IEA Advisor says national oil companies must be part of dialogue on energy transition

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While much of the global dialogue on energy transition from fossil fuels to renewables tends to focus on majors like ExxonMobil and Shell, it is the national oil companies (NOCs) that must be part of the conversation as well, said Special Advisor to the Executive Director of the International Energy Agency (IEA), Alessandro Blassi.

Alessandro Blassi

In a LinkedIn post on Saturday, Blassi said that having NOCs in on the sustainability dialogue is fundamental for the future of the sector, and for the destinies of those countries that rely heavily on those revenues.

He said in the media, it may look like it’s the western companies controlling the sector, but that it is just enough looking at the data to see that the reality is very different.

He showed using data from Visual Capitalist why this is so important. The data shows that while ExxonMobil had a market cap of US$257.3 billion in 2021, it is Saudi Aramco that is the world’s biggest oil and gas company with a market cap more than seven times Exxon’s, at US$2 trillion.

Referring to the Visual Capitalist graphic which shows the top 20 oil and gas companies in the world in 2021 by market cap, Blassi said, “This puts things in perspectives for #oilgas world  While everyone looks at so called “Majors” the giants of the sector are others, mainly the State-Owned Companies.”

“Those are in many cases an extension of governments in producing countries managing the vast bulk of #oilandgas reserves…,” he pointed out.

He said that Big Oil in the western world manages just a small percentage of reserves and a similar share in global hydrocarbon production.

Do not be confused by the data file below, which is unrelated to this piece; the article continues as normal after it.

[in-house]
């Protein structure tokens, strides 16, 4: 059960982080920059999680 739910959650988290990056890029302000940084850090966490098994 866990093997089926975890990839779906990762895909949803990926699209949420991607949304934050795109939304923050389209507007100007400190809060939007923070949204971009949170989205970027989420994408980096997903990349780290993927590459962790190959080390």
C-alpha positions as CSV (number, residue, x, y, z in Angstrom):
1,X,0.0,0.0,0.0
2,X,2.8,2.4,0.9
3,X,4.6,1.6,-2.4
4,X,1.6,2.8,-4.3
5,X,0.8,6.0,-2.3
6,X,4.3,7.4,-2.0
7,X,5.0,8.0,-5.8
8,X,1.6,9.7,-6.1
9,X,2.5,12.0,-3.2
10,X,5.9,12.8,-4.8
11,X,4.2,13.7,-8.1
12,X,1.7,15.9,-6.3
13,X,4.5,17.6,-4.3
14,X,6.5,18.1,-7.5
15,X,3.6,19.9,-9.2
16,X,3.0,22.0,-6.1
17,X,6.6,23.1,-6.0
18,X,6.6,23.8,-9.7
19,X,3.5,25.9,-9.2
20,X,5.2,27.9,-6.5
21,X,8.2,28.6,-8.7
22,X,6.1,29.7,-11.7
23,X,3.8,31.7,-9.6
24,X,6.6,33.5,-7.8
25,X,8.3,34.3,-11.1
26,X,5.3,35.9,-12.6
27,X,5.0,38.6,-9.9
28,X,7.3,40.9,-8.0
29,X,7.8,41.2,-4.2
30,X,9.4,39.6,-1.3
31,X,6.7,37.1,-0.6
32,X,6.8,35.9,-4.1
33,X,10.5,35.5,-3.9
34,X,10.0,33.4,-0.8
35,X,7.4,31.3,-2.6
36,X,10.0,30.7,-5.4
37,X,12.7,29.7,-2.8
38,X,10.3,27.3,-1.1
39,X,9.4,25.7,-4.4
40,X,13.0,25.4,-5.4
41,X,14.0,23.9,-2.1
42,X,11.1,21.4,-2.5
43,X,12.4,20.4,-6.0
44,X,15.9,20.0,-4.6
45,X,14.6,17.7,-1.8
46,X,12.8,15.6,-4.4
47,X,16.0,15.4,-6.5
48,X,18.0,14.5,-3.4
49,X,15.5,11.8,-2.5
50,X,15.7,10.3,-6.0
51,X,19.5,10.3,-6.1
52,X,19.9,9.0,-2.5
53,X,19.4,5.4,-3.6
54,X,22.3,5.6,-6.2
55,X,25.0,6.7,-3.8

IEA landmark report calls for halt to global oil and gas developments, but cautions that each country would need to design its own strategy | OilNow

OilNOW’s January update of the 20 countries with the world’s largest oil reserves supports this statement. Most of these countries have state-owned or controlled oil and gas companies. Venezuela and Saudi Arabia are first and second globally, with 298 billion and 268 billion barrels respectively. Both of those countries have NOCs, and the latter’s Saudi Aramco is the company that boasted the biggest market cap in 2021 by a long shot.

And while most companies are expected to temper their operations in bids to meet global climate targets, Brazil’s state oil producer, Petrobras is projected to become the world’s largest oil producer among publicly listed companies by 2030, according to Rystad Energy. In 2019, Rystad said that Brazil’s production could be pushed from an average of 2.8 million barrels per day in 2019 to over 5.5 million barrels per day by 2030, thanks to Petrobras’ potential peak output of almost 3.8 million barrels per day.

More recent Rystad projections indicate that Brazil would have total daily output of nearly 5 million barrels per day by 2030, while all other companies would have daily output less than 2 million barrels.

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